Developing Sensing and Robotics Technologies for Plant Phenomics
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Feeding a world population of 9 billion people by 2050 amidst increasing climate variability is one of the greatest challenges facing humanity. The genomics revolution provides unprecedented power to develop new and advanced crop cultivars with the gene combinations needed to address these global challenges. However, rapid and repeatable measurement of crop phenotypic parameters remains a major bottleneck in plant genomics and breeding programs. High-throughput phenotyping technologies that can quickly and repeatedly scan tens of thousands of individuals using an array of advanced sensor and data analytics tools are critical to improving the ability of scientists to dissect the genetics of quantitative traits such as yield and stress tolerance. Our interdisciplinary team is developing a robot-assisted field-based high throughput phenotyping system that integrates both ground and unmanned aerial elements to quantitatively measure a suite of key traits iteratively throughout the growing season. This project is expected to unmask plant responses that will inform a new level and quality of decision-making in the selection of crop genotypes for specific production conditions. A deep learning convolutional neural network was used to identify flowers and the flowering peak of cotton plants. The task coordination between ground and aerial vehicles will result in new discoveries in the area of partitioning and coverage control. In a different but related project, the talk will introduce a Berry Impact Recording Device (BIRD) sensor that has been successfully developed to simulate a real berry to quantitatively measure mechanical impacts on the real fruit created by machine harvesters, packing lines, and transportation vehicles.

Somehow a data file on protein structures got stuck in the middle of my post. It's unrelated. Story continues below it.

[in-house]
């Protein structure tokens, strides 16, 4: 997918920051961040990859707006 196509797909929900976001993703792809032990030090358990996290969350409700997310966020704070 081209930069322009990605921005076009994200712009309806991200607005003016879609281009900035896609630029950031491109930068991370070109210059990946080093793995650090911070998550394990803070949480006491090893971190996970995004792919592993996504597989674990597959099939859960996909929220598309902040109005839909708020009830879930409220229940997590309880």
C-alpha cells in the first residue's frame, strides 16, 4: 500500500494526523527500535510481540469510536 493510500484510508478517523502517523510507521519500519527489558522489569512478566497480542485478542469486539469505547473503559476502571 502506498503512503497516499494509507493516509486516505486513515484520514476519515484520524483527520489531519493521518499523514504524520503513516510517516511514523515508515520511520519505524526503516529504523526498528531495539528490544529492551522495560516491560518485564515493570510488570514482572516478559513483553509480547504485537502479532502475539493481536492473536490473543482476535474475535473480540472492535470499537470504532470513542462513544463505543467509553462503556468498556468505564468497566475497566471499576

- IRIM Seminar Series